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Sunday 31 December 2023

Happy New Year

As the sun sets on 2023, we live in hope for a better 2024.


Monday 18 December 2023

Memories of Isabel

It has been a difficult ten days on Prince Edward Island. An accident on the highway took four lives and destroyed several families. However, in such a small community as PEI, the event itself and the circumstances touch the lives of many.

Early one evening, four young people, on their way to a youth group meeting, were struck head-on by a truck which veered into their lane. Three of the young people died at the scene, a fourth is in hospital having lost his two brothers and an eighteen year old friend in the accident. Several days later, a passenger in the truck died. The driver, who is twenty, will be charged with impaired driving causing death.

For me, this has stirred up the memories of the death of my friend Isabel in tenth grade. She was killed by a drunk driver as her family was going to church one Saturday evening. Her classmates sat vigil at the funeral home with her closed casket because her family was in hospital. 

However, I didn’t leave Isabel at the graveside that day. She has been with me through my life, the brilliant fifteen year old who didn’t have a chance to live. She didn’t get married, have children and grandchildren, have a career, or travel. Every life experience was taken away when someone chose to get behind the wheel one Saturday afternoon, taking a young girl’s chance of experiencing the joys and sorrows which make a life. It is fifty plus years since that day and the tears as I write this are as close to the surface as they were back then. Isabel became a statistic but not to me.

As a teacher, I sponsored a group of Students Against Drinking and Driving, S.A.D.D, in a high school where I worked. It was important to me to address the issue with students, creating an awareness of the danger of getting behind the wheel where you make your vehicle a weapon because of alcohol. Young people needed to know what to say and do when others might do the same. Parents needed to provide money for a cab or a ride home. Plans need to be made before the drinking starts. Young people often take such learning into their adult lives.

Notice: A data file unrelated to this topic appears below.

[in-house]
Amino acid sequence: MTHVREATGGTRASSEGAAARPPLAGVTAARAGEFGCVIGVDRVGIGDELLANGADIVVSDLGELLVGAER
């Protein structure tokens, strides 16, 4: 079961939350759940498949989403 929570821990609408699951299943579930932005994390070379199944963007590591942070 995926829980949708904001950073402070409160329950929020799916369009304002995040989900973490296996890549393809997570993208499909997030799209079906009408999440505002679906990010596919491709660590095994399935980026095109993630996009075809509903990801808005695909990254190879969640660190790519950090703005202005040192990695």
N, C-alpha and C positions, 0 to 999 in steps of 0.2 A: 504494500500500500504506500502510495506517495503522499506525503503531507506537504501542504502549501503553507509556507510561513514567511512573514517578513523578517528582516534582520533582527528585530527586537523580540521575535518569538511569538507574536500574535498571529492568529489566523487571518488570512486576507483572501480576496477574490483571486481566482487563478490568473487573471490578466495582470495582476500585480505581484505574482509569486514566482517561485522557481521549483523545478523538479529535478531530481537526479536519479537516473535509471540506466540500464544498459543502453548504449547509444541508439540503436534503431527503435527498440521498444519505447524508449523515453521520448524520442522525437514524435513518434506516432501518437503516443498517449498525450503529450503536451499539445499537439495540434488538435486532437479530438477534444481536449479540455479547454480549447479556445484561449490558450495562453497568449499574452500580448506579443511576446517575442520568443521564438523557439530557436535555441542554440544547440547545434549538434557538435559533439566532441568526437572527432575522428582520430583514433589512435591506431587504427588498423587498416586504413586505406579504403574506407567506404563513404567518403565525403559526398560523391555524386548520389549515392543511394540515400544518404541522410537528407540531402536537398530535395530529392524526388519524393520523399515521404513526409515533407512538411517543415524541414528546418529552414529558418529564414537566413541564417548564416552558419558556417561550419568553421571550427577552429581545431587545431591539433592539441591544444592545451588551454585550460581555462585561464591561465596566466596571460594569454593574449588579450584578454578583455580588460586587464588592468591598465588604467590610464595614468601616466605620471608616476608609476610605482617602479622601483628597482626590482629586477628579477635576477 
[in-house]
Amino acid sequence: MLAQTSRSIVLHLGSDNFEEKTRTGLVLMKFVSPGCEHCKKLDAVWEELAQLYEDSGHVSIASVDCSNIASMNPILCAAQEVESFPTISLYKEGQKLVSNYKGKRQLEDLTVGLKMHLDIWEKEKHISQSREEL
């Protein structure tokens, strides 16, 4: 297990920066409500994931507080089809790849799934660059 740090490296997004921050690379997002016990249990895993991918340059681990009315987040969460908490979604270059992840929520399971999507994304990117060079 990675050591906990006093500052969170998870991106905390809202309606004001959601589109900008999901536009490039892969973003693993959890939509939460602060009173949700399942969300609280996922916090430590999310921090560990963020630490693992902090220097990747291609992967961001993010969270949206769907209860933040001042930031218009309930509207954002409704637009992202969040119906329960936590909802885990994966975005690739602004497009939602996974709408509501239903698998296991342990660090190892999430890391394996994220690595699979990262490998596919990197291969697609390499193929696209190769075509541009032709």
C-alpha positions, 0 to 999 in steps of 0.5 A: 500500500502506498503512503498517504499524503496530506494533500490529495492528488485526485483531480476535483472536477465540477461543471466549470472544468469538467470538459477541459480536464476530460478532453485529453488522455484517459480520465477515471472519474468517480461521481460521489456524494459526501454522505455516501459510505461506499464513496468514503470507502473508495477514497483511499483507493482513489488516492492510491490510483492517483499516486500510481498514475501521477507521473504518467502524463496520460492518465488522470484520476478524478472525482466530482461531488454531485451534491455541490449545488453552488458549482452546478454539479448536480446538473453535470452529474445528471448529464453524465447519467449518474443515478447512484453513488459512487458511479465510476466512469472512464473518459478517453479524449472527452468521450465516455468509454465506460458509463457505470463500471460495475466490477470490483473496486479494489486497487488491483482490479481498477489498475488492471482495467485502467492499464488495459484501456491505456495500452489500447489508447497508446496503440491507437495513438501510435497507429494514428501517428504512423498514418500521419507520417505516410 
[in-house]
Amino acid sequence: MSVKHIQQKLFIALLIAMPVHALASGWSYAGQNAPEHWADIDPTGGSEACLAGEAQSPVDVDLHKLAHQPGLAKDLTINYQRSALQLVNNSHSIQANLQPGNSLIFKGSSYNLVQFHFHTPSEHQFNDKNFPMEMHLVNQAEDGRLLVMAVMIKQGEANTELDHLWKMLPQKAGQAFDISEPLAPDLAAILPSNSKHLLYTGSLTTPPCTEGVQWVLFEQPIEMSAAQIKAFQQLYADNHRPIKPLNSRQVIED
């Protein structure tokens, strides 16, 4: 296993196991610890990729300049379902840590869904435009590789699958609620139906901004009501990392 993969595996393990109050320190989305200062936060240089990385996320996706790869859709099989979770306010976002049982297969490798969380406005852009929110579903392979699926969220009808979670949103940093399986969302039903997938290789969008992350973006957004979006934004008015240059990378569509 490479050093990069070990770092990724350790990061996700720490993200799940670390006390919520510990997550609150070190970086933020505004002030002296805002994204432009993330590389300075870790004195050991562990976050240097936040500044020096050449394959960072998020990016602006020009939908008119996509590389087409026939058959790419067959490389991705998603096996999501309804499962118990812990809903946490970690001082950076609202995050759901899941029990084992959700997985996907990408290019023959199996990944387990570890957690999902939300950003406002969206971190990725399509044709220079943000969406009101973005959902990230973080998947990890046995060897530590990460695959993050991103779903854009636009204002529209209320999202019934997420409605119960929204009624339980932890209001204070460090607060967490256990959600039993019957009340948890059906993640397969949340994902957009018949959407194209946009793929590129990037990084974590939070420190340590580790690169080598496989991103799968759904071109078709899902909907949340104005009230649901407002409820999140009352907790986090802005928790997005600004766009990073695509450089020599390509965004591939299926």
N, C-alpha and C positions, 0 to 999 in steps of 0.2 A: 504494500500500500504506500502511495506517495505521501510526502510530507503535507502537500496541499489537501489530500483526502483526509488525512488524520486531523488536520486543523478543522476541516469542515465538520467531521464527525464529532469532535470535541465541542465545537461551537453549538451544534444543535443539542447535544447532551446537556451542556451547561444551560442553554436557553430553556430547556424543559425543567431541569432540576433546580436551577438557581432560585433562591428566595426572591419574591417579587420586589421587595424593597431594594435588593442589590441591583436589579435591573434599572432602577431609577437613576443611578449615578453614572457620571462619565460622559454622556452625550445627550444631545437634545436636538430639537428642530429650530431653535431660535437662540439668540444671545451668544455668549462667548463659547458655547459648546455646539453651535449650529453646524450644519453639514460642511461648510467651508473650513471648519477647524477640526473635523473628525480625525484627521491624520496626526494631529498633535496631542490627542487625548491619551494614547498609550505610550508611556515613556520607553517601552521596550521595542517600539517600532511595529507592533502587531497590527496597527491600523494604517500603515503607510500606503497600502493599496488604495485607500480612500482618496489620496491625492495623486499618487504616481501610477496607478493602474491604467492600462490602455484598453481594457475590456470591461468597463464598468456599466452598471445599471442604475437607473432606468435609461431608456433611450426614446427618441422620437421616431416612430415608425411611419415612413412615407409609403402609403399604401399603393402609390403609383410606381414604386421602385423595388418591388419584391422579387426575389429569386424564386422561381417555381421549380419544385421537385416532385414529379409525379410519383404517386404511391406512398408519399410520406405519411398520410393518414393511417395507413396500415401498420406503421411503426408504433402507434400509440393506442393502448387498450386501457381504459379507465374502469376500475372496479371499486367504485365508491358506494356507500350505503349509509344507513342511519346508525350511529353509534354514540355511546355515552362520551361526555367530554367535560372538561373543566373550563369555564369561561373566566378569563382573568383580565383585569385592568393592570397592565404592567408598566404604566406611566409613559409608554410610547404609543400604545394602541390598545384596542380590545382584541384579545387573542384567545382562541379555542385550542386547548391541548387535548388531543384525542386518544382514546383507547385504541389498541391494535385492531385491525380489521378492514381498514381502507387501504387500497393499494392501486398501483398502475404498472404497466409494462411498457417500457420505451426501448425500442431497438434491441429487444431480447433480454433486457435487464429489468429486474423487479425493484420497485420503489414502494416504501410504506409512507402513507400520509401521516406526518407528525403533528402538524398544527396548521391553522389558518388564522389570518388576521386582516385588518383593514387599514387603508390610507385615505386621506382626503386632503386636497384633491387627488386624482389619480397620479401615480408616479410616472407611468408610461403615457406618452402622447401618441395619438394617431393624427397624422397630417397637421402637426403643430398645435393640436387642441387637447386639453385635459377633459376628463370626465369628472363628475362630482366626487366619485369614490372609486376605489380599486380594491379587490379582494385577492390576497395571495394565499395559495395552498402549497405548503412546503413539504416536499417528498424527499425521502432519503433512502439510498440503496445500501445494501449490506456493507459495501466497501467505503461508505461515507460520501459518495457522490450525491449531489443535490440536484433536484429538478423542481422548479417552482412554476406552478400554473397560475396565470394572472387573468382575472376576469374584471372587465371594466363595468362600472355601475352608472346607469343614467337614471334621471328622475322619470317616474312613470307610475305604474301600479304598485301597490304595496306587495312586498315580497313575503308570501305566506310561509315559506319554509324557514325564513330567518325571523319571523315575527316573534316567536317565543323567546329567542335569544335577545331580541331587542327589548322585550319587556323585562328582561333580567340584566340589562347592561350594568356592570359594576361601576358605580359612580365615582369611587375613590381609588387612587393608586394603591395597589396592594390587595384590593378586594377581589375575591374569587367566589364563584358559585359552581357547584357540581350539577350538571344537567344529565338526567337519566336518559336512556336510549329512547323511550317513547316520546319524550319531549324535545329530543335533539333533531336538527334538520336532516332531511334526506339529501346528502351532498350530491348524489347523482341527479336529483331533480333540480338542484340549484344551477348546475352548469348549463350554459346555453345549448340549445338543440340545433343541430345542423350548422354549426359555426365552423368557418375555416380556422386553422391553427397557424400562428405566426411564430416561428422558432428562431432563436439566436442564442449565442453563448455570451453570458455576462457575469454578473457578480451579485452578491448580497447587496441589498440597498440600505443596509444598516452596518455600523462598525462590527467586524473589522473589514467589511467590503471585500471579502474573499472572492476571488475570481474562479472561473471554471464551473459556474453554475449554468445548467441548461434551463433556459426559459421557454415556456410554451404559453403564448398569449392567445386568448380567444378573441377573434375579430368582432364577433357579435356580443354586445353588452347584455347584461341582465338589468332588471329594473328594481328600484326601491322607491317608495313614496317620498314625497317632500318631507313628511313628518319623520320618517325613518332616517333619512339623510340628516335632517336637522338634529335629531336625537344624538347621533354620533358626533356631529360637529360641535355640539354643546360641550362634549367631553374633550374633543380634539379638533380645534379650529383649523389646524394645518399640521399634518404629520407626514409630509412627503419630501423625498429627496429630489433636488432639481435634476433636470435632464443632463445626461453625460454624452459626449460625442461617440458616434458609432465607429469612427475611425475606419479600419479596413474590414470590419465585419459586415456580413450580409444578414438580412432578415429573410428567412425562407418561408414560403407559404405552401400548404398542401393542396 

Alcohol can destroy lives in many ways. An alcoholic in a family can affect generations in that family and society at large in often unseen ways. Weaponizing alcohol by drinking and driving has an immediate effect on others maimed or killed by a choice and those who know and love them.

In fifty years time, others will be thinking about the lives lost recently. Words aren’t enough!

Sunday 10 December 2023

Time with the animals

Temperatures have been low enough the past few days to freeze the shallow water in Bedeque Bay at Summerside. 

The animals which live along the boardwalk have been preparing for these winter conditions and walkers have been entertained by their efforts, including those of the Red Squirrels.

These small, industrious rodents are present most days when we walk the trail. If they are absent, you can bet there is a predator in the area.